My all-time favourite blog post of this year was Questions about teaching Very Young Learners (aged 2-5) by Sandy Millin. I’ve said that before and I’ll say it again – I wish I had had this post with all its resources when I first started teaching VYLs. As an inspiring ESL blogger, I found this post to be a top example of what blogging is about. First of all, the research and sourcing of materials used in the blog is another level. From the perspective of a reader or an ESL teacher, it’s got everything you may need – the post starts with the idea of teaching VYLs, ways of dealing with children and a plethora of activities that you can follow. Sandy is an experienced teacher, and all of her posts are worth checking out.

Teacher Influencer

When I first started blogging, I wasn’t sure how to find my people and stand out from the overcrowded ESL teachers community. I started by looking for different people on Instagram. Amongst so many ESL teachers, some of them drew my attention. Let me start with the Dogme expert – teaching_with_tracey. I tend to overprepare for classes and still get nervous when I don’t have everything planned to the minute. Tracey does the opposite. She shows great low/no preparation ideas and talks about going with the flow. Hopefully, with some more time and experience, I will reach this level of confidence!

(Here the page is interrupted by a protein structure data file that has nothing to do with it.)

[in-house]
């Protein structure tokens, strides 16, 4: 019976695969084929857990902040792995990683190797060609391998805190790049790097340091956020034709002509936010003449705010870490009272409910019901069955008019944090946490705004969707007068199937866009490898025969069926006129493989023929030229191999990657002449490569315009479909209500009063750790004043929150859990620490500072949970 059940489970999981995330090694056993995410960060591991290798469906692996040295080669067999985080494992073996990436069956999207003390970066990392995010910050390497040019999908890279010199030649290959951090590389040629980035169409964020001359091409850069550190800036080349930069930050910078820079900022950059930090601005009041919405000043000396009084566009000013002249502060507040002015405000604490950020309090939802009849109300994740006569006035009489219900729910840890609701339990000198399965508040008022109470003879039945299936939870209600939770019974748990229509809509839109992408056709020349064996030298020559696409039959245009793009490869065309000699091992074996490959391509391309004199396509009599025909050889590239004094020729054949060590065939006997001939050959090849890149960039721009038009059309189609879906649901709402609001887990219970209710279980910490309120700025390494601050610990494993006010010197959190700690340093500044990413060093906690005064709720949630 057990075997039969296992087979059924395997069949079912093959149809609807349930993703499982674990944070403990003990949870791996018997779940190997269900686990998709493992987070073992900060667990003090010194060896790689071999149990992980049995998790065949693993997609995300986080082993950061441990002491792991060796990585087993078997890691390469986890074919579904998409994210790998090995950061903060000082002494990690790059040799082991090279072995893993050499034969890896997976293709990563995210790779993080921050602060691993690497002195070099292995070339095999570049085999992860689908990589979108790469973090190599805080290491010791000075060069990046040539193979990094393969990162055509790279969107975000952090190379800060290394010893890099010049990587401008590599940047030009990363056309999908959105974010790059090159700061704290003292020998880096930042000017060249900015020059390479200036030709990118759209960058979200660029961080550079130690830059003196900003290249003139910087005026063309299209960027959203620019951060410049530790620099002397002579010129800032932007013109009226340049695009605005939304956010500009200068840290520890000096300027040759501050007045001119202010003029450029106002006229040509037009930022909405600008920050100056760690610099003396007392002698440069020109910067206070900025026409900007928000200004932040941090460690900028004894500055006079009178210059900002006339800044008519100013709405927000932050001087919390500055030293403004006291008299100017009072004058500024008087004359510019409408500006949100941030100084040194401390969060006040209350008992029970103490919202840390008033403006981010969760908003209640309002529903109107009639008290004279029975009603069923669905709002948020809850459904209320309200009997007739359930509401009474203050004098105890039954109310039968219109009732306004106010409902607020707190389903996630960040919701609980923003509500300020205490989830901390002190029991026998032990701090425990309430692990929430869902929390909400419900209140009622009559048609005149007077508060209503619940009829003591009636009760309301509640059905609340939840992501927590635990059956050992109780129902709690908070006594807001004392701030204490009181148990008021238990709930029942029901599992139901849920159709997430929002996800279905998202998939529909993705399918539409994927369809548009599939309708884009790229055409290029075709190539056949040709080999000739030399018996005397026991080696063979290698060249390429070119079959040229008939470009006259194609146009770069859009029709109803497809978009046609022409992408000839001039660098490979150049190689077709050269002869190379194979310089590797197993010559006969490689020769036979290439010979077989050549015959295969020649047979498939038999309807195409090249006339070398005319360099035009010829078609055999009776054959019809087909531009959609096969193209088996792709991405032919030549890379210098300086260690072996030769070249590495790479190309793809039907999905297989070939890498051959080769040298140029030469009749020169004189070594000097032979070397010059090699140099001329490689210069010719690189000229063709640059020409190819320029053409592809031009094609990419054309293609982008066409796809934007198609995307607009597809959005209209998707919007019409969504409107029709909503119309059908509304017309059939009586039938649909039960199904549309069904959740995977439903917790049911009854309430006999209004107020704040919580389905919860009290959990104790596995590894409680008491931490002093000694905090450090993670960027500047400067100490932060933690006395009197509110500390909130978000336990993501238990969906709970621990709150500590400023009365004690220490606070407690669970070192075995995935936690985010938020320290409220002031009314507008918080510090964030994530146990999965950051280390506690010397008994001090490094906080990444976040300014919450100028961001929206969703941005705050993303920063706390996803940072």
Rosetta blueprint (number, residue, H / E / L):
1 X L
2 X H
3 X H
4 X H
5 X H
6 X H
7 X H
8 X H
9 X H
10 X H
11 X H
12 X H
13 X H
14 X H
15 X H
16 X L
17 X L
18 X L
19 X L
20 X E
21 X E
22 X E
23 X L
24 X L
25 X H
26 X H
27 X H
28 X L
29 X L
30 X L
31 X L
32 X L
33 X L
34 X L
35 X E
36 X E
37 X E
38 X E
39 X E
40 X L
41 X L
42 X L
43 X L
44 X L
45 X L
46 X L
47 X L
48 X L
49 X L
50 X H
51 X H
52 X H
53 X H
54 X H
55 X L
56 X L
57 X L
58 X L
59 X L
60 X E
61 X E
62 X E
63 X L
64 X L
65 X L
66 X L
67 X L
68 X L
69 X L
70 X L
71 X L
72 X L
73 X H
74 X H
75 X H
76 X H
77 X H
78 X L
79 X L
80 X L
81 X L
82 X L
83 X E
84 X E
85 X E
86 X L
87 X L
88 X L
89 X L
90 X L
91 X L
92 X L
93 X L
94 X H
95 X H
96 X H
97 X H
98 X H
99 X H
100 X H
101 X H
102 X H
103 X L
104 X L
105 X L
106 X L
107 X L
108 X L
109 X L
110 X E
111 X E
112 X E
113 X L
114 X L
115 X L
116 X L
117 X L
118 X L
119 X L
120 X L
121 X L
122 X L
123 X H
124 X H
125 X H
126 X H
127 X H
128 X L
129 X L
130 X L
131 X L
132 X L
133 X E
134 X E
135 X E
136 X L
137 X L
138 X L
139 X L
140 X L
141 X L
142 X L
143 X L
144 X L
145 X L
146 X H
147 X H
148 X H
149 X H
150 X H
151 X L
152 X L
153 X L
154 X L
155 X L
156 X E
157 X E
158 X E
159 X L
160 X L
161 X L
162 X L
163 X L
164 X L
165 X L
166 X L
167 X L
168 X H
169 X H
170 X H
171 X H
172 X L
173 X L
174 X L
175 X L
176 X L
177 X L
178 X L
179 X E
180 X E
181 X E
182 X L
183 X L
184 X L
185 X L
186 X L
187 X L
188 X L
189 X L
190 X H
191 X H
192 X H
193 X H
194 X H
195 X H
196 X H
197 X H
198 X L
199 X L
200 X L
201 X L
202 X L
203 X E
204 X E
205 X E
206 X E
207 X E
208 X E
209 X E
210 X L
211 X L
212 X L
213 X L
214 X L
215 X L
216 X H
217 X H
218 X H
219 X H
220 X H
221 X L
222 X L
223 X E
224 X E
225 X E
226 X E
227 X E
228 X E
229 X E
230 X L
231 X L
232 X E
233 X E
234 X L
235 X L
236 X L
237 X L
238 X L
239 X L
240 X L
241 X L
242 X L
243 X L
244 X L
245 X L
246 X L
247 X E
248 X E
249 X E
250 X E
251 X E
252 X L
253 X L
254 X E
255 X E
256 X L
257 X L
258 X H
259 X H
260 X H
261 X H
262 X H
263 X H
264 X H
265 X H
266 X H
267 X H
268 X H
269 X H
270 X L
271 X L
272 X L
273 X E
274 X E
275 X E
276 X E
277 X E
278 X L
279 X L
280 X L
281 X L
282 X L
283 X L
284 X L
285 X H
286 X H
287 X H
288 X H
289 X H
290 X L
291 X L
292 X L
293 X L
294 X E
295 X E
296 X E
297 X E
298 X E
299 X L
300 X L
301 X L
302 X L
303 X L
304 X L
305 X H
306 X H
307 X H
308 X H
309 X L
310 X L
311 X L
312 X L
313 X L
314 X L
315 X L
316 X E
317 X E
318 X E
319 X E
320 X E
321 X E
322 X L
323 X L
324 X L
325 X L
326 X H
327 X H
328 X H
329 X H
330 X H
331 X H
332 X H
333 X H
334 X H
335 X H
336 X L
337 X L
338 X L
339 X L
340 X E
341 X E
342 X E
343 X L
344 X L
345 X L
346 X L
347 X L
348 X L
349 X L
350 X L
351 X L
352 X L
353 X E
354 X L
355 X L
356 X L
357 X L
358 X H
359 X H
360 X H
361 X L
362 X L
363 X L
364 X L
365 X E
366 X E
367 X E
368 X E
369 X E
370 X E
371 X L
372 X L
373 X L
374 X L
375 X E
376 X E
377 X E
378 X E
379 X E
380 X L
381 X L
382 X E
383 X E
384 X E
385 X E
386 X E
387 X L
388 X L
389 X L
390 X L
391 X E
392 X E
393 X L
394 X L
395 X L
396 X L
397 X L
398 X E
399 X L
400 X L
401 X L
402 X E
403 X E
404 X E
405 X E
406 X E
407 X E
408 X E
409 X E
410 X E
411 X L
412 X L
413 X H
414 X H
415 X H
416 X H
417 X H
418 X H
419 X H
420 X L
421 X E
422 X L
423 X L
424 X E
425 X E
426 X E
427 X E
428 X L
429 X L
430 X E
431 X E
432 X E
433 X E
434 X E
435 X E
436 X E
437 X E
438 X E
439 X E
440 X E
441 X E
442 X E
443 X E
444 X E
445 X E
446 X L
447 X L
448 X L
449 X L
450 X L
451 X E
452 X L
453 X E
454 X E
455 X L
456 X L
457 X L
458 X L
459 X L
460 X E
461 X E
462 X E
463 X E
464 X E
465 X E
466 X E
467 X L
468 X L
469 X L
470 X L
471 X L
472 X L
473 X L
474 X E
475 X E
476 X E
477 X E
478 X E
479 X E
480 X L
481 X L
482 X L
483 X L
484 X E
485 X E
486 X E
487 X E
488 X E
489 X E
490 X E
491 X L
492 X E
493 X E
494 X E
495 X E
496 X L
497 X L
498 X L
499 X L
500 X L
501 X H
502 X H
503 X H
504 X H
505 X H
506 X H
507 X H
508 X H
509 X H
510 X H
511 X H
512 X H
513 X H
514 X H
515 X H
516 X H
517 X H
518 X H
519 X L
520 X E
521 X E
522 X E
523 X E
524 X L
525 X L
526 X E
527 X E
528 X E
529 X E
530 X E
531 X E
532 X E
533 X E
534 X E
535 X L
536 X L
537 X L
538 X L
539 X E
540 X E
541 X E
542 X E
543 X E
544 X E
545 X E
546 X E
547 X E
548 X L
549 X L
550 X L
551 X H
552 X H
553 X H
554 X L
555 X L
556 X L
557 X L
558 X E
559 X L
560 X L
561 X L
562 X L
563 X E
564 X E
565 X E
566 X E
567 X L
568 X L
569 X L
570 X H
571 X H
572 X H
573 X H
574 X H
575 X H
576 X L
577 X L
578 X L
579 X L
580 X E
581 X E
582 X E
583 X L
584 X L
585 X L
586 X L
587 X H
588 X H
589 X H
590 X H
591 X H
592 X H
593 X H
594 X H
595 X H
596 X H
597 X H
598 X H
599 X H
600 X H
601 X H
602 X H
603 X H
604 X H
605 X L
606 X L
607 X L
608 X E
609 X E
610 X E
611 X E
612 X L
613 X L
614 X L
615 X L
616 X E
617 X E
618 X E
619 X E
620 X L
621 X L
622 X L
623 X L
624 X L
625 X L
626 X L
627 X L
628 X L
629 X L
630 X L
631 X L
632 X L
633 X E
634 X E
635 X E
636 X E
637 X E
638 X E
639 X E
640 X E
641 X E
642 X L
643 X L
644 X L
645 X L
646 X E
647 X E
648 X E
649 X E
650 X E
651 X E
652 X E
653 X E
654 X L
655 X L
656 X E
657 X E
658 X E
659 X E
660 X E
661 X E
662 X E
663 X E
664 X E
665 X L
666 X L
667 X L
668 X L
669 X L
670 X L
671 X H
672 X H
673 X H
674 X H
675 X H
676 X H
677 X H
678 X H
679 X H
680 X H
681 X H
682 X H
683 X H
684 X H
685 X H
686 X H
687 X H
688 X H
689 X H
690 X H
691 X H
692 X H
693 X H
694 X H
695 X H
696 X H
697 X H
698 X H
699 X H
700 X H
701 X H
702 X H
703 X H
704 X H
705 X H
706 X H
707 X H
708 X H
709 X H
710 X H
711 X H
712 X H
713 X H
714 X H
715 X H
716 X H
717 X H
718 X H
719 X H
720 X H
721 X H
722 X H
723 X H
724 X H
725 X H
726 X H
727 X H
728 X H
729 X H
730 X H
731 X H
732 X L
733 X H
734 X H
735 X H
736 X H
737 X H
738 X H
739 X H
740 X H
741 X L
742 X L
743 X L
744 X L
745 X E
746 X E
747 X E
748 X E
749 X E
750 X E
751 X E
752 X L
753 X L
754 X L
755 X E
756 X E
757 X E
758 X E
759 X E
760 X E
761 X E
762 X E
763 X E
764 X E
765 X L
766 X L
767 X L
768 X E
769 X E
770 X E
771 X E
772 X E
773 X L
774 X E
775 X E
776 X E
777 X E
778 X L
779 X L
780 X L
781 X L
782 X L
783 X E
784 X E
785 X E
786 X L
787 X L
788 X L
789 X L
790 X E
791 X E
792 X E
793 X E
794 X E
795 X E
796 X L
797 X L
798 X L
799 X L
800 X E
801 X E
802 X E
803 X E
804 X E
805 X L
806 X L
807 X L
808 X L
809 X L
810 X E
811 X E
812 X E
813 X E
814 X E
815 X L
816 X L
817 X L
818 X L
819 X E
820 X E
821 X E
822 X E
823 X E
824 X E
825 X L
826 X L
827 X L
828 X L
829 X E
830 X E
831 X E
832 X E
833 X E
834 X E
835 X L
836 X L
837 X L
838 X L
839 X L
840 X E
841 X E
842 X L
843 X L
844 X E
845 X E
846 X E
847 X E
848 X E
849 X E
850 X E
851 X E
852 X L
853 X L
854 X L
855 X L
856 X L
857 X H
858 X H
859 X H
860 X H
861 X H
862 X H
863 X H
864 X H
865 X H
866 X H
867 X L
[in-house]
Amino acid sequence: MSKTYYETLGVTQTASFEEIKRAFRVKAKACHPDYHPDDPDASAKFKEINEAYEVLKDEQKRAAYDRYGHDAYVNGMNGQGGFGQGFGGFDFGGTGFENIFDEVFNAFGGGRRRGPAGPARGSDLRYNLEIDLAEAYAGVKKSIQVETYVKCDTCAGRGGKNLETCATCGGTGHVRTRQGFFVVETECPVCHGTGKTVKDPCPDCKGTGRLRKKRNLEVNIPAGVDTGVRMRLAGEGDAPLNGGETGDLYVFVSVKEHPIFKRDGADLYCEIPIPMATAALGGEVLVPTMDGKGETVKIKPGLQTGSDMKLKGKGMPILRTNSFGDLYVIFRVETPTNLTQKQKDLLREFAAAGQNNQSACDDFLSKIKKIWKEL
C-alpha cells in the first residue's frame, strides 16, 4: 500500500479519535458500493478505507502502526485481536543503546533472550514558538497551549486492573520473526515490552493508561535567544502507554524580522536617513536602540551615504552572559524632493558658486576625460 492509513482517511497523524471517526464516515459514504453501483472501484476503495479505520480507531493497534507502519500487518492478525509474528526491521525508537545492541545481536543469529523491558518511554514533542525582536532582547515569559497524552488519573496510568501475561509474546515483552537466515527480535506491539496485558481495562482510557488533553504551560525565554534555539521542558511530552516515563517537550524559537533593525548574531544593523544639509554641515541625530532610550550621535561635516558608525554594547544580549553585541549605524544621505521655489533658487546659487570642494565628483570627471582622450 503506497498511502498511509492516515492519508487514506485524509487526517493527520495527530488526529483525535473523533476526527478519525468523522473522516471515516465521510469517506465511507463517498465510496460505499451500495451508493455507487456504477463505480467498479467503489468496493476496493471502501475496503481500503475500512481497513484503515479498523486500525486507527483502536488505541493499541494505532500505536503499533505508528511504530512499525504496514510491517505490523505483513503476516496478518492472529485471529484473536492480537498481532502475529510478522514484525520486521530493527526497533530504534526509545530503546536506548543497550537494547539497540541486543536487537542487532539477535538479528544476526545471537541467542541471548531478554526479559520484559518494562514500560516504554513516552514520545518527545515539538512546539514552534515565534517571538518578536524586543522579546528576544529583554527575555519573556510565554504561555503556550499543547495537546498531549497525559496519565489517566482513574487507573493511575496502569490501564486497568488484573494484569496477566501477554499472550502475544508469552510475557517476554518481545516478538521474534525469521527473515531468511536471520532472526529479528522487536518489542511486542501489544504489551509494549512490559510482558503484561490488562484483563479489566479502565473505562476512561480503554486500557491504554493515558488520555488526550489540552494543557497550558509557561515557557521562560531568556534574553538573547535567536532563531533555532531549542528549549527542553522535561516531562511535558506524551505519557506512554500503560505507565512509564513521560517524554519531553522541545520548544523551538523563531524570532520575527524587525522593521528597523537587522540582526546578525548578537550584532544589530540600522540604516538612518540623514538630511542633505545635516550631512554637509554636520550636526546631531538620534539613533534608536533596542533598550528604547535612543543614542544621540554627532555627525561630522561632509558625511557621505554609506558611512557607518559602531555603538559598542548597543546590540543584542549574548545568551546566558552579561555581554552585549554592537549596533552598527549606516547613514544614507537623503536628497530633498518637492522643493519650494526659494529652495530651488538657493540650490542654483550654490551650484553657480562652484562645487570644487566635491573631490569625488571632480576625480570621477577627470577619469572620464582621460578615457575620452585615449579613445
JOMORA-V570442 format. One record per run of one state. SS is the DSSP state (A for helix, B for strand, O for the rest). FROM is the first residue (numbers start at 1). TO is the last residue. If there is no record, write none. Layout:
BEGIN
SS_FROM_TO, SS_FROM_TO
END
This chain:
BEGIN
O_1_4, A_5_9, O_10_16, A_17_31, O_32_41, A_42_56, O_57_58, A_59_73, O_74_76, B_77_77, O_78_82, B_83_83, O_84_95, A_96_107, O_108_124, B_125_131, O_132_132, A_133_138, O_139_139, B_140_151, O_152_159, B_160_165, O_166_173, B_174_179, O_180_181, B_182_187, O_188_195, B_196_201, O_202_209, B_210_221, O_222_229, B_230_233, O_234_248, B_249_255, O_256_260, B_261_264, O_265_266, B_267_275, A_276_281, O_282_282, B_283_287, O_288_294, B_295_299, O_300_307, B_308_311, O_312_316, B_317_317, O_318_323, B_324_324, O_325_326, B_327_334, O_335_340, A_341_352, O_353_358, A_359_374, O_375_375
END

As a non-native speaker, I often get stressed about being not good enough. That’s why I love seeing other ESL teachers like me who are great, professional and well-respected. That’s why when I learnt about the_non_native_speaker I went through her whole content immediately. She isn’t afraid to speak up and deals with the injustice of native-speakrism. I truly relate to her and this problem as I’m frequently surrounded by native speakers with no experience who are being praised for their place of birth. Meri motivates me to move past this issue and continue being myself.

Tools